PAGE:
According to another aspect, the verification of identity request 628 comprises a biometric signature of the candidate that is compared to biometric data retrieved via the data store 102. The biometric signature may be input into the credentialing terminal 626 via biometric device (not shown), such as a biometric scanner (e.g., fingerprint or optical scanner).

A qualification verification module 631 is executed in response to a verified identity to verify the qualifications of the credentialing candidate as a function stored credentialing data 104. For example, the qualifications verification module 631 verifies that the candidate has the appropriate licensure and/or skills and training certifications.

As described in more detail below in reference to FIGS. 7-9, the identification (“ID”) verification and qualification verification modules 630, 631 are configured to retrieve various types of credentialing data 104 or documentation from the data store 102 to verify the identity and/or skills and training certifications of the credential holder. For example, the retrieved credentialing data 104 can be identity documents, licensure documents, and/or training and skills certification documents.

A credential generation module 632 generates a credential generation request, as indicated by reference character 633, in response to the verified identify and qualifications of the credentialing candidate. According to one aspect, the credential terminal 626 is configured to generate the credential 650 for the candidate in response to the credential generation request 633. According to another aspect, the credential computing device 106 is configured to generate the credential 650 for the candidate in response to the credential generation request 633.

FIG. 6D depicts a credential 650 issued in the form of a “smart card.” A smart card 650 is a type of plastic card embedded with a computer chip or chips or any other storage media 652 that can store and/or transfer data. According to one aspect, the credential terminal 626 is configured to stored verified identity data and qualification data on the storage media 652 in response to the credential generation request 633. This data is associated with a value and/or information and is stored and/or processed within the card's microprocessor chip(s). For example, the data stored within the card's microprocessor can include global ID data. The identity data and qualification data can later be transacted via a reader that is part of a trusted computing system. Notably, the credentialing terminal 626 can also be used to collect data or read data from the storage media 652 of an issued credential.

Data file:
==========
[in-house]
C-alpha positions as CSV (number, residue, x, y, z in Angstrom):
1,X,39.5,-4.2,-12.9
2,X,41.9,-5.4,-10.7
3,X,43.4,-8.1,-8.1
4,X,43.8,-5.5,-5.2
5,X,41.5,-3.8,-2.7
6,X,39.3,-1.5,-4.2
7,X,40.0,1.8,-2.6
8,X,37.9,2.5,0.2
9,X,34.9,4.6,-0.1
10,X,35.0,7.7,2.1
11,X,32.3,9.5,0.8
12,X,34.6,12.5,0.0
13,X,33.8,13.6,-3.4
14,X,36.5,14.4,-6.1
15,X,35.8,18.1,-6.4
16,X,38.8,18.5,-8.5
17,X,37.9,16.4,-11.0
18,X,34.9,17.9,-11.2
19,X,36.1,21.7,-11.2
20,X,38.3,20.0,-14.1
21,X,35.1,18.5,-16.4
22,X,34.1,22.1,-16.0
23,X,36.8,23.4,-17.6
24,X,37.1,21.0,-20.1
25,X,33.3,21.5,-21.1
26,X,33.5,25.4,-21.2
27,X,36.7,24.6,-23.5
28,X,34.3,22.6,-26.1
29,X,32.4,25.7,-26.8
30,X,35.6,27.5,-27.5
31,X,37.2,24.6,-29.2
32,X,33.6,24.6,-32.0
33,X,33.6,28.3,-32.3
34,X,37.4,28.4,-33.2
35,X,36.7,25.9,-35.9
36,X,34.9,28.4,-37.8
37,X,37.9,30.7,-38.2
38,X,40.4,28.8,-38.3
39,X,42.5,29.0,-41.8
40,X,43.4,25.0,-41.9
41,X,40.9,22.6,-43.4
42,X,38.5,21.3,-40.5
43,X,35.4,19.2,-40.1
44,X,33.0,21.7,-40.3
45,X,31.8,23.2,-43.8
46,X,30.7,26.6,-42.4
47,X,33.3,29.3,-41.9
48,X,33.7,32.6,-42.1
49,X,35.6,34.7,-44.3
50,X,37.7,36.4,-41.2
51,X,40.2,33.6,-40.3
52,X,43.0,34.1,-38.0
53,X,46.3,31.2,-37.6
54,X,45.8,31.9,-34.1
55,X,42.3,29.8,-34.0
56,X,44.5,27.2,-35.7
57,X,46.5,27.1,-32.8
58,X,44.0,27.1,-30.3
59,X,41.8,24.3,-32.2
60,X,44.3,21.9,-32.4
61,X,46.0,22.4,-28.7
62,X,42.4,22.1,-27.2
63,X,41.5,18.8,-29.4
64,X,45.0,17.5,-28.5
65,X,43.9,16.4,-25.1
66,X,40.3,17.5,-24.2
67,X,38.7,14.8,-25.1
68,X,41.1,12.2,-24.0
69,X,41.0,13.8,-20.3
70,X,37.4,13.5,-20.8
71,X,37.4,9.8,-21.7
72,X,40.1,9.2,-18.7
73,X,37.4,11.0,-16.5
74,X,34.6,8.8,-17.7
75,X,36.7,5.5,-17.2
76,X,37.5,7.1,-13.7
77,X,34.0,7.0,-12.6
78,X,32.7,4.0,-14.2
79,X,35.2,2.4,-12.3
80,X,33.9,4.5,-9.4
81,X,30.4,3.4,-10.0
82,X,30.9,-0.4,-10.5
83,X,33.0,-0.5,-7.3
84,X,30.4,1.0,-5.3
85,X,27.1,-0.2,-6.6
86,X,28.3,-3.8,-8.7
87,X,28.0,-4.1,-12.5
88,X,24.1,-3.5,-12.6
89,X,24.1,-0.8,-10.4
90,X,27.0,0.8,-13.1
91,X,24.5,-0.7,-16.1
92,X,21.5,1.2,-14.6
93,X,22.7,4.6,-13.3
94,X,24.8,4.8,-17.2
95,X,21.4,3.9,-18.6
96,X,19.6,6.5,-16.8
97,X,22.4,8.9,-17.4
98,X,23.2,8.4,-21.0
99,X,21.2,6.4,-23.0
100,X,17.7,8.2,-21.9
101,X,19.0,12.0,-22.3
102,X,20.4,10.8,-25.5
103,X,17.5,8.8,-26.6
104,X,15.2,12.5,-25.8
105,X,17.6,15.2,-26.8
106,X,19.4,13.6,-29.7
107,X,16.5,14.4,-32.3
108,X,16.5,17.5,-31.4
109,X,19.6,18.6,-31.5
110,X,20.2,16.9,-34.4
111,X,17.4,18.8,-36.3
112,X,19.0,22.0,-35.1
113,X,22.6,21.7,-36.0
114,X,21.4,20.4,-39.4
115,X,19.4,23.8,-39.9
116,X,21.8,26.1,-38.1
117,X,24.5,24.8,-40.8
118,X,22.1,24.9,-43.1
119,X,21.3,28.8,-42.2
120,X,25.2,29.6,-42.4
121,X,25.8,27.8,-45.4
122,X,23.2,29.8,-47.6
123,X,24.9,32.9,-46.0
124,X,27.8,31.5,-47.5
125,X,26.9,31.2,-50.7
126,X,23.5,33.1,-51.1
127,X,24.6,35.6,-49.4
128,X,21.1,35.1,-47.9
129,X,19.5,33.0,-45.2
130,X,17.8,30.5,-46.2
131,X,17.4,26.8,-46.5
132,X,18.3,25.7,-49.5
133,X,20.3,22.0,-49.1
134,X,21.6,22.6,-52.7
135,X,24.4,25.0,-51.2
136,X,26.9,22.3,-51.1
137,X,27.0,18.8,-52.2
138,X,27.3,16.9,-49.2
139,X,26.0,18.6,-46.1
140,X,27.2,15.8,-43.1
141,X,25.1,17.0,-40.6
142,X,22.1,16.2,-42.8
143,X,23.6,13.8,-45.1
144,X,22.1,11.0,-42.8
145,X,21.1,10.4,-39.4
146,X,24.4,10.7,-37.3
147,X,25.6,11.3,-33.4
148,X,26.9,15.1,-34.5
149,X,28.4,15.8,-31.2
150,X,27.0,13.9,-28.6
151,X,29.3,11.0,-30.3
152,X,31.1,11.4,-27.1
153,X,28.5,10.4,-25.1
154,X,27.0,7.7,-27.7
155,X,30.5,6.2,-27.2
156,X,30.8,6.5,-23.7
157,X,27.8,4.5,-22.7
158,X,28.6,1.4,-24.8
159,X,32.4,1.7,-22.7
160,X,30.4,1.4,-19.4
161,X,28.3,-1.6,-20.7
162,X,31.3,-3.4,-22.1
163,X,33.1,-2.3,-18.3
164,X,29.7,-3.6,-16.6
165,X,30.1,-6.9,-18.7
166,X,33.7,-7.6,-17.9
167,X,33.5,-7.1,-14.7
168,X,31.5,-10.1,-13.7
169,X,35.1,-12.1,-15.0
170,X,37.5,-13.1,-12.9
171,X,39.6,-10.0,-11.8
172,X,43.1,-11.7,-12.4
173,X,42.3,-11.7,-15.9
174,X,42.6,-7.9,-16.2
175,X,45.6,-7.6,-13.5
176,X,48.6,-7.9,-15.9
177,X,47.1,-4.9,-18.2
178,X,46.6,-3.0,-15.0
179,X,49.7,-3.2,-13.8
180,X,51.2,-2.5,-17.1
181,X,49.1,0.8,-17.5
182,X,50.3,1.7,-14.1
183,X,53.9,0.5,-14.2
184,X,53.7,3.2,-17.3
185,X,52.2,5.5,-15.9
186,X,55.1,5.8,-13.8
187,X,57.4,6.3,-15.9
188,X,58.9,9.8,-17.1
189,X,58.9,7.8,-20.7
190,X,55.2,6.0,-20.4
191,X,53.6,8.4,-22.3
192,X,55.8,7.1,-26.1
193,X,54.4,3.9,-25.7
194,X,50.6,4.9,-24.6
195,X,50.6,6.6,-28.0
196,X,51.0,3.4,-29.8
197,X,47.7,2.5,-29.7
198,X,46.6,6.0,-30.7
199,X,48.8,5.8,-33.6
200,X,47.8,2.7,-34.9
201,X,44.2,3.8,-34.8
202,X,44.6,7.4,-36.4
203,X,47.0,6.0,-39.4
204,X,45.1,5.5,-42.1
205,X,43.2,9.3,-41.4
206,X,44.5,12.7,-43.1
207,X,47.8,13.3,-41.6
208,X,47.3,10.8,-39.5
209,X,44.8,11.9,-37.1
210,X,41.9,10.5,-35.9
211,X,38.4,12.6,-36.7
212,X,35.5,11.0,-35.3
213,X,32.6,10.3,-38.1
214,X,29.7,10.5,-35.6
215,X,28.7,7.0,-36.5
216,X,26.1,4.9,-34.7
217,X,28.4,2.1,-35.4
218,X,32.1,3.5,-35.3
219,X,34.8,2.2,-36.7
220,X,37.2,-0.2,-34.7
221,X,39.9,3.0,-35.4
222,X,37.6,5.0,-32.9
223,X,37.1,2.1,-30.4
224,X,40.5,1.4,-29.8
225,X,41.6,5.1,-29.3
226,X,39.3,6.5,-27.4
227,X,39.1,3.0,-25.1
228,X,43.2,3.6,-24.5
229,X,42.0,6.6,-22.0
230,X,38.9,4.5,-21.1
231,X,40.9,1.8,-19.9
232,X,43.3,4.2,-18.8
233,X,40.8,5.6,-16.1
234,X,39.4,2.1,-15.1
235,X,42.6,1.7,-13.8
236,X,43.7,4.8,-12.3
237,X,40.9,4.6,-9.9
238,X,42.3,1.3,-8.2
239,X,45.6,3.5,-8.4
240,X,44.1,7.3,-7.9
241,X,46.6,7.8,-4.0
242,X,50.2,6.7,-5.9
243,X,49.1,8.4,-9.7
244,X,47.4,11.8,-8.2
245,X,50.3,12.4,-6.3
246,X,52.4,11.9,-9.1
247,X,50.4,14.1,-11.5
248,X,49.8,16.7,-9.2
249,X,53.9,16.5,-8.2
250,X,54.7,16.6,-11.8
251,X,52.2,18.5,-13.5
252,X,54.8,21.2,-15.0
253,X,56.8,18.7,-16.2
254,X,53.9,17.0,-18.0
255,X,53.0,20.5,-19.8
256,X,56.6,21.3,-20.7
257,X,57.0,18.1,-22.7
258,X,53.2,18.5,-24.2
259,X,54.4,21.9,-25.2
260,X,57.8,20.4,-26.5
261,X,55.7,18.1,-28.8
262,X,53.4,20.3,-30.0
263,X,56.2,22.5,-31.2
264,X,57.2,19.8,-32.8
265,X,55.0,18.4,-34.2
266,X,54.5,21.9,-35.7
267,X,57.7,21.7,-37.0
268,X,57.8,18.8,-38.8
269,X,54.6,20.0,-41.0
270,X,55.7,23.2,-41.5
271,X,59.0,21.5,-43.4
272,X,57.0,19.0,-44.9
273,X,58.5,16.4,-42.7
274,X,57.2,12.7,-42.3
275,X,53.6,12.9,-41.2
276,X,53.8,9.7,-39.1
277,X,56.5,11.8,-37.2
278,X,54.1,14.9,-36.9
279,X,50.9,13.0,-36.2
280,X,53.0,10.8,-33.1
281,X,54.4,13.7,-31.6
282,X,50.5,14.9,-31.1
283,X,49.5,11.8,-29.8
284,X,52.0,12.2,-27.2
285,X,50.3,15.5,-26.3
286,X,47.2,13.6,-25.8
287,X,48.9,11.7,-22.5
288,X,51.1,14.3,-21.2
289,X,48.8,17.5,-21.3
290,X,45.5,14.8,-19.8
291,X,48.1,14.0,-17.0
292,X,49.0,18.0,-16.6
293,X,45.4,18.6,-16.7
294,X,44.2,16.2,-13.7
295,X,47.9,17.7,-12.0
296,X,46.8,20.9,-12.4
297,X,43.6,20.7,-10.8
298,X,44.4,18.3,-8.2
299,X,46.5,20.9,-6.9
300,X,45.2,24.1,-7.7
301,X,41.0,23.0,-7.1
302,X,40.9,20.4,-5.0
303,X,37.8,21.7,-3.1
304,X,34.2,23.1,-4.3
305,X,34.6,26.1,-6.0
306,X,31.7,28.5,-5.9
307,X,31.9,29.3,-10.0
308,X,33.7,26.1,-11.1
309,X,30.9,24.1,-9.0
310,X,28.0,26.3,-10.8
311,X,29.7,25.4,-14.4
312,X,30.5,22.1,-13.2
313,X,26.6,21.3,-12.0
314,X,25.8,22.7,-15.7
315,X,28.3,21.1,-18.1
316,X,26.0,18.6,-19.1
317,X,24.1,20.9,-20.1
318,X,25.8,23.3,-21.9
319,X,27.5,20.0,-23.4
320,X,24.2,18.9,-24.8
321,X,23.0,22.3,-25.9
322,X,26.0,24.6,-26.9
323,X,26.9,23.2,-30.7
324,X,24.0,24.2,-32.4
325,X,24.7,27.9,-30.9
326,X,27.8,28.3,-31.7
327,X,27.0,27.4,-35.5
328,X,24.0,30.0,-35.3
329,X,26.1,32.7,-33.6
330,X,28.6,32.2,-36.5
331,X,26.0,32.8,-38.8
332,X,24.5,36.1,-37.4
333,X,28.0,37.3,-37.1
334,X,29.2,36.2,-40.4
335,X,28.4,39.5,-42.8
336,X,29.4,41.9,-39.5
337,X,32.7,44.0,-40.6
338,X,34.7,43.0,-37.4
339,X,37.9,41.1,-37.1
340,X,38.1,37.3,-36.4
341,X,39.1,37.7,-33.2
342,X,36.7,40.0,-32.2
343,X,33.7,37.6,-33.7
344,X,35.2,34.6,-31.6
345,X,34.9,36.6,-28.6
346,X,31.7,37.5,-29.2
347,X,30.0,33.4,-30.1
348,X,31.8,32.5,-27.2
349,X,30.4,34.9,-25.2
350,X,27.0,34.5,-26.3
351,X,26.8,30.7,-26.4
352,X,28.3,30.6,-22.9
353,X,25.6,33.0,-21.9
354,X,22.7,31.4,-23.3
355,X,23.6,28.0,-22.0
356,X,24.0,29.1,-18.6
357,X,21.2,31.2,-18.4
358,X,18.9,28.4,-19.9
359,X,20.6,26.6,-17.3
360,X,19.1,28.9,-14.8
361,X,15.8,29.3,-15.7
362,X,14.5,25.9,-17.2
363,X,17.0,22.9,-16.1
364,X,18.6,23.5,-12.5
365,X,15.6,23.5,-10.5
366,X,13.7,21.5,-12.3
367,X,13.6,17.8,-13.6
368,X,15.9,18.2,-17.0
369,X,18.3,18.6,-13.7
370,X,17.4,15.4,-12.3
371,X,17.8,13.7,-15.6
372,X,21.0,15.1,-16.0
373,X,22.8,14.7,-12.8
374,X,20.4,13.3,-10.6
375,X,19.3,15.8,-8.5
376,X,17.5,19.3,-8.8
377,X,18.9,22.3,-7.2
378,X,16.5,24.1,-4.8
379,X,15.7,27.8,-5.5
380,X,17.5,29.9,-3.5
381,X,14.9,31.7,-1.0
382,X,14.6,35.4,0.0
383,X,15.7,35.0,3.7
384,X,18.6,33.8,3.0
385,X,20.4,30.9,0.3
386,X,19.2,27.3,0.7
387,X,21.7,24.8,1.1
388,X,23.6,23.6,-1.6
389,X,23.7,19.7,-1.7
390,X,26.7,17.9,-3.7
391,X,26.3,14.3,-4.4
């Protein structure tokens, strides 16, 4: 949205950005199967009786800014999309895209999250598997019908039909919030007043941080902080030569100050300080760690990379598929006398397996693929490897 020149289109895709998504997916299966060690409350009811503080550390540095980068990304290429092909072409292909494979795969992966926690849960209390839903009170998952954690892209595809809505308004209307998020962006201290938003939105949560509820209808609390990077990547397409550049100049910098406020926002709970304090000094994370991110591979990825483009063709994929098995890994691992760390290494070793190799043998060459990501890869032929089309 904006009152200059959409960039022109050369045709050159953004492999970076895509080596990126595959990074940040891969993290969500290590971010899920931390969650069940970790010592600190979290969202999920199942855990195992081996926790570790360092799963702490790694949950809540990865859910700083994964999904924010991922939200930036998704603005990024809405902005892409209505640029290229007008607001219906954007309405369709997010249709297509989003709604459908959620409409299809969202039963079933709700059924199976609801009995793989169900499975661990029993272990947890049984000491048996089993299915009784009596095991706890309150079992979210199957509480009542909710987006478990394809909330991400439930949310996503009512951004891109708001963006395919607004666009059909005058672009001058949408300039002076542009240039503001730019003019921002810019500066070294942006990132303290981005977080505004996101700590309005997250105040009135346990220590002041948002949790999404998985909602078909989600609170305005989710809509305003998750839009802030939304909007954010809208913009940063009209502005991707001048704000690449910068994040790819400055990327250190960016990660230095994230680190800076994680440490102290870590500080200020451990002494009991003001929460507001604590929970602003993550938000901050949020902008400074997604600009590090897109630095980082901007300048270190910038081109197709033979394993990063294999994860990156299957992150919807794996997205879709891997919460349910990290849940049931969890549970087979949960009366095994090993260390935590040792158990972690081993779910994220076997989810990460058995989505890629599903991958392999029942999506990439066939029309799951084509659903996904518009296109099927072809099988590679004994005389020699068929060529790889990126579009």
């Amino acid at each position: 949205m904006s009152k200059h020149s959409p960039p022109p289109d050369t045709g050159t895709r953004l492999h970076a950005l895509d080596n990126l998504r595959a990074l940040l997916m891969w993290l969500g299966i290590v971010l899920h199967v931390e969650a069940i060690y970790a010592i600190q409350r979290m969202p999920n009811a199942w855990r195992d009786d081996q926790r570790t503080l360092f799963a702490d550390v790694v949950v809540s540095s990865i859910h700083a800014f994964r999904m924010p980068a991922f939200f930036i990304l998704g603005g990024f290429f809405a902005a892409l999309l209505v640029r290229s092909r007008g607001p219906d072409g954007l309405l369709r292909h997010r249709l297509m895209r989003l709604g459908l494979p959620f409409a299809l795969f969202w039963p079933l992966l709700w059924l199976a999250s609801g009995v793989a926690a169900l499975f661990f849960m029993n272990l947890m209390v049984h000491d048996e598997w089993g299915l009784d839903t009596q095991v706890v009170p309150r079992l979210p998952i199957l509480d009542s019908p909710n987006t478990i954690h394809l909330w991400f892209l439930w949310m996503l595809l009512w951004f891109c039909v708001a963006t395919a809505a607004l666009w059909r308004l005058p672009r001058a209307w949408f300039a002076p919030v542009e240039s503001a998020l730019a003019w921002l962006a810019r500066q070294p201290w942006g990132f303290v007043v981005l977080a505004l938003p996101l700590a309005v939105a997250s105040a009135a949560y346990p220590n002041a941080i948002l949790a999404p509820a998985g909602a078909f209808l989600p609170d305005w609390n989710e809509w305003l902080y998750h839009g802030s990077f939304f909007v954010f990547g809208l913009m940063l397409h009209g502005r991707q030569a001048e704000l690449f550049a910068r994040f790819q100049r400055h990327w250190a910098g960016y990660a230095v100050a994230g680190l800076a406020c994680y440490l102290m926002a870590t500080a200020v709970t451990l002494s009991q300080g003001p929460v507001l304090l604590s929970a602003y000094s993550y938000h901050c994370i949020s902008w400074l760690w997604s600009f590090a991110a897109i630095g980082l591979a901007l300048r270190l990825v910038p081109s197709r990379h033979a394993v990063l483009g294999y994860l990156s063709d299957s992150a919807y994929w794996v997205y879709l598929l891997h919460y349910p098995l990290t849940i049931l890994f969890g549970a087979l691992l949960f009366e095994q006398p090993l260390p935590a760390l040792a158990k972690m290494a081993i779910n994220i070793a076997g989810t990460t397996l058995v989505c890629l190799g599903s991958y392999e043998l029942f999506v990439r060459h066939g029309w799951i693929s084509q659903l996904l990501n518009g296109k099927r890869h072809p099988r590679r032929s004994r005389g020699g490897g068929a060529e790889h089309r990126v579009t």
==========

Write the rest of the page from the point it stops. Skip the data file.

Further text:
Referring back to FIG. 6A, according to another aspect, the storage module 612 is configured to encrypt credentialing data being stored on the data store 102. For example, the credentialing data is encrypted using a cryptographic key management (“CKM”) system or a digital certificate.

According to another aspect, a skill detail comparison module 634 is responsive to a skill comparison request, as indicated by reference character 636, to enable the receiving authority to identify discrepancies at the skill detail level between the skill details on record for the credential issuing authority and the skill details on record for the receiving authority. For example, the receiving authority uses a UI (not shown) associated with the credentialing terminal 626 to generate the skill comparison request 636.

FIG. 6E depicts an exemplary comparison 638 between skill sets from different jurisdictions. In this example, the skill details of a credentialed Fire Fighter II from a first jurisdiction, such as Massachusetts, are compared to skill details for Fire Fighter II of a second jurisdiction, such as Virginia. In this example, the skill details of Fire Fighter II from Massachusetts include the additional skill detail “Extricate a victim from a body of water.” However, the skill details of Fire Fighter II from Massachusetts no longer include the skill detail “Control flammable gas cylinder fire,” because it was removed locally for some reason.

Referring back to FIG. 6A, according to another aspect, the skill detail comparison module 634 is configured to transfer identified discrepancy data 640 to a display 642 of the credentialing terminal 626 for display. As a result, the receiving authority can assign and/or allocate the resources proffered by the credential holder based on verified skill and certifications in conjunction with any identified discrepancies.

FIG. 7 illustrates a method for collecting and verifying identity and personal credentialing data 104 via the credentialing system 100. At 702, identify agencies, departments, and divisions participating in the credentialing system 100. Categorize the identified agencies, departments, and divisions into a hierarchal structure according to executive type and agency type at 704. At 706, identify management team and administrators for each agency. Verify and assign authority levels to administrators to be enrolled in the credentialing system 100 at 708.